The dome of the U.S. Capitol is reflected in a window on Capitol Hill in Washington, DC, April 20, 2023.
The Senate Votes to Advance National Defense Bill
The Senate voted Tuesday evening to advance a critical national defense bill nearer to a final passage vote, moving one step closer to a showdown with the House over the must-pass legislation.
The National Defense Authorization Act
The vote was 72 to 25 to begin the process of taking up the bill, known as the National Defense Authorization Act, which sets the policy agenda and authorizes funding for the Department of Defense annually.
House Passes Its Version of the Bill
The NDAA typically passes through Congress with widespread bipartisan support – but the Republican-controlled House passed its version of the bill on a largely party-line vote last week after Democrats protested a series of amendments pushed by hardline conservatives.
Amendments and Controversy
The addition of amendments to the House bill related to abortion policy and transgender health care access as well as targeting diversity and inclusion programs infuriated Democrats and led to push back from some moderate Republicans – and set up a clash with the Democratic-controlled Senate.
Negotiating a Compromise
Once the Senate approves its NDAA bill, lawmakers will need to reconcile the Senate bill and the House bill by negotiating a compromise version that can pass both chambers. That could prove challenging as House conservatives have vowed not to back down from their demands for what they want included in the measure.
Final Passage Vote and Funding Details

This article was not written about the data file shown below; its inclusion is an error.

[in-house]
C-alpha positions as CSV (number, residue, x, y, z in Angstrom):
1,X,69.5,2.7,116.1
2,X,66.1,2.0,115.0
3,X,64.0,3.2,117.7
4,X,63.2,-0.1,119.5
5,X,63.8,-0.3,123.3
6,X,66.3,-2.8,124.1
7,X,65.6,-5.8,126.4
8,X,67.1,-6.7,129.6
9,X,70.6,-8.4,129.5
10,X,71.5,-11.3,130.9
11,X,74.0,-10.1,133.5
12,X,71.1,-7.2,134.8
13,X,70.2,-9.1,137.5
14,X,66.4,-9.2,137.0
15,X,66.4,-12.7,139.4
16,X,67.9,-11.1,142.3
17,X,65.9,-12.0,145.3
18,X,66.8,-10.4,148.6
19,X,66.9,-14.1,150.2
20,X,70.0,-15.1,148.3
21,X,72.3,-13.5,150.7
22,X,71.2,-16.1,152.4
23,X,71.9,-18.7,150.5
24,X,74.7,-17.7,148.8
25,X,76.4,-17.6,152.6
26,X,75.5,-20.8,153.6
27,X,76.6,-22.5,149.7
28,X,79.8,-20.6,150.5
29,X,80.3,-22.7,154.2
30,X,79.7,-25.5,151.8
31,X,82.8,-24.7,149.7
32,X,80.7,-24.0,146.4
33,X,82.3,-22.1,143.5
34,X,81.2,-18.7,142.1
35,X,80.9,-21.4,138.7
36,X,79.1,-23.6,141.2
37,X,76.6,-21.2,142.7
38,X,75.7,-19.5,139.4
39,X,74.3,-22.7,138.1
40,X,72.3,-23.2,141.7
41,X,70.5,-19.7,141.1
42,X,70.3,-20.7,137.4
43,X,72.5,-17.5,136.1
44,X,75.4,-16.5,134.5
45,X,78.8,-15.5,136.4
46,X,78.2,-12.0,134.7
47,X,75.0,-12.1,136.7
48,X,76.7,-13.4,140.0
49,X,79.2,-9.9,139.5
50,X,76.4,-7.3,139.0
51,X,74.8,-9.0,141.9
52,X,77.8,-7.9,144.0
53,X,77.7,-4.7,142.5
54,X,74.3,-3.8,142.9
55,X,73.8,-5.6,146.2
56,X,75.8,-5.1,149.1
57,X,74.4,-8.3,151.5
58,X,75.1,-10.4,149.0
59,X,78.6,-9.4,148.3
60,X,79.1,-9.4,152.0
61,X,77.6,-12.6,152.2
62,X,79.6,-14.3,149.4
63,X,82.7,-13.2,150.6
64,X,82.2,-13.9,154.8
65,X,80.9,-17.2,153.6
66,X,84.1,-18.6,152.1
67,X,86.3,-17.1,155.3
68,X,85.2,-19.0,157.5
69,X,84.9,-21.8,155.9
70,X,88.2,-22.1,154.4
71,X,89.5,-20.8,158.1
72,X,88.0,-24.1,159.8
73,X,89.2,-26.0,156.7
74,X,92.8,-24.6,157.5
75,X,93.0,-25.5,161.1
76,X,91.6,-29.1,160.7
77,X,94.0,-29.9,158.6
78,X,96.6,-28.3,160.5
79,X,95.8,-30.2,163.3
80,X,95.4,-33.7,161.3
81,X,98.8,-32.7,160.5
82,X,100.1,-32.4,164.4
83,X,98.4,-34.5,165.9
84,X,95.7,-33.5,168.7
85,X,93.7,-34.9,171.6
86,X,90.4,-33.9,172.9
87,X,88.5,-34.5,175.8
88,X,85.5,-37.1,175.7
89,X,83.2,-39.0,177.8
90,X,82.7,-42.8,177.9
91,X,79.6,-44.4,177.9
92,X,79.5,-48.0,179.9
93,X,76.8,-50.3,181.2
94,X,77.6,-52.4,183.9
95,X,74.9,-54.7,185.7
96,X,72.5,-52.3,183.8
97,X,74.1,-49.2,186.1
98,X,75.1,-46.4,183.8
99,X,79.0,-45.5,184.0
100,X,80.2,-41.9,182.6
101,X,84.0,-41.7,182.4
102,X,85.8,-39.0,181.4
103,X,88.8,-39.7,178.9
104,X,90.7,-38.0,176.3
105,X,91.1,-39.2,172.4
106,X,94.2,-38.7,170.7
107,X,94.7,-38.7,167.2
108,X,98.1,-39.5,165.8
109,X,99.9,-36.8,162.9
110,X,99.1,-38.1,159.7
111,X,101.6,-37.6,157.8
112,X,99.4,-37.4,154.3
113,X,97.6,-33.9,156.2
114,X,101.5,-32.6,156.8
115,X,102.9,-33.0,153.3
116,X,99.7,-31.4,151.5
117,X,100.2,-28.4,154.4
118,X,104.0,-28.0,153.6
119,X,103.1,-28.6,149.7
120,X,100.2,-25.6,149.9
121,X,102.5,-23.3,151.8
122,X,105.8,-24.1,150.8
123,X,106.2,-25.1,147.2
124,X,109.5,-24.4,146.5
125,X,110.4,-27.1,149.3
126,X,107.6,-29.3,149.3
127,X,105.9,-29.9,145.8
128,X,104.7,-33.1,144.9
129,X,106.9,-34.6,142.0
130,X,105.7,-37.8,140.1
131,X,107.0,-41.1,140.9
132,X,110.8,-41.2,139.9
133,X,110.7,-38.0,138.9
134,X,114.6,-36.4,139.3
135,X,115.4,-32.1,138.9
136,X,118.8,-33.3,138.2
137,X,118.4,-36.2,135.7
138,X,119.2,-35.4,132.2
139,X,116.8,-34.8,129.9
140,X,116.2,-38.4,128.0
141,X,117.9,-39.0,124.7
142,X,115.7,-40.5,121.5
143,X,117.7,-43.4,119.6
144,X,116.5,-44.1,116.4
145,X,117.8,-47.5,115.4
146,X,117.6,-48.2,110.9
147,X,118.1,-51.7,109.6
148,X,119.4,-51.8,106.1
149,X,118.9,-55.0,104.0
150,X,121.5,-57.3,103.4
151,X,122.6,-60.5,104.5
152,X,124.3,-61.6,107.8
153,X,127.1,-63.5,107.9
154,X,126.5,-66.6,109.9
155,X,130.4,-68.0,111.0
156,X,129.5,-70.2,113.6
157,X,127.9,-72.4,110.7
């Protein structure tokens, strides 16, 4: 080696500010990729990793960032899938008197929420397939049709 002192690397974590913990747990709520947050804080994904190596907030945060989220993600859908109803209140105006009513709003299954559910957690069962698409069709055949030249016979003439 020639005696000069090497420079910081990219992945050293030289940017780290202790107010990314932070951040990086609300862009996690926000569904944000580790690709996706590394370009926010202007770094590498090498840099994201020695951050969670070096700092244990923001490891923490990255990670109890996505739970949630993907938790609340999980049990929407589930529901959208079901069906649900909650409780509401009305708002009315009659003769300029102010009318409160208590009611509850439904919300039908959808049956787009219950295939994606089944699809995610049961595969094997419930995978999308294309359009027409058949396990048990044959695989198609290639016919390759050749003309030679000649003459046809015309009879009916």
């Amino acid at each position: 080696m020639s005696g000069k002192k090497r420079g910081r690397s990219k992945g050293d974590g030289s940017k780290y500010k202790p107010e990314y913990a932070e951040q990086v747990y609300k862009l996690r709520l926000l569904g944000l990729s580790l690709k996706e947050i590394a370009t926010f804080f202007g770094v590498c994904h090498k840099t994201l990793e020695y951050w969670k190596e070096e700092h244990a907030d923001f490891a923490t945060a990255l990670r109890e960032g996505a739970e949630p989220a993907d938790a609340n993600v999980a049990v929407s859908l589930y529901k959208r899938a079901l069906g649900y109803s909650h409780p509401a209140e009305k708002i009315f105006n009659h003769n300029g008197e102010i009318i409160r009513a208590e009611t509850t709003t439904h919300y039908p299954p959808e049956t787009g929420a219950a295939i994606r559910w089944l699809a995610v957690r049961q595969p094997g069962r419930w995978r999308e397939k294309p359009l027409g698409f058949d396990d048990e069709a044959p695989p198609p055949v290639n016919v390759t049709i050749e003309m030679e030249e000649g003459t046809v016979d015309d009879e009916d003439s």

A final passage vote for the Senate defense bill has not yet been scheduled and may happen sometime next week.
The Senate bill sets a topline national defense funding level of $886 billion and includes a 5.2% pay raise for service members, according to a summary from the Senate Armed Services Committee. It also includes support for Ukraine by extending the Ukraine Security Assistance Initiative through fiscal year 2027 and authorizes increased funding for efforts to respond to threats, including research on foreign influence operations.
Controversial Provisions in the House Bill
In the House, GOP leaders came under intense pressure from conservatives to allow votes on controversial social and cultural issues.
Controversial provisions that were adopted to the House bill include: An amendment to prohibit the secretary of defense from paying for or reimbursing expenses relating to abortion services, an amendment that would bar a health care program for service members from covering hormone treatments for transgender individuals and gender confirmation surgeries, and a provision eliminating diversity, equity and inclusion programs and staff in the Department of Defense.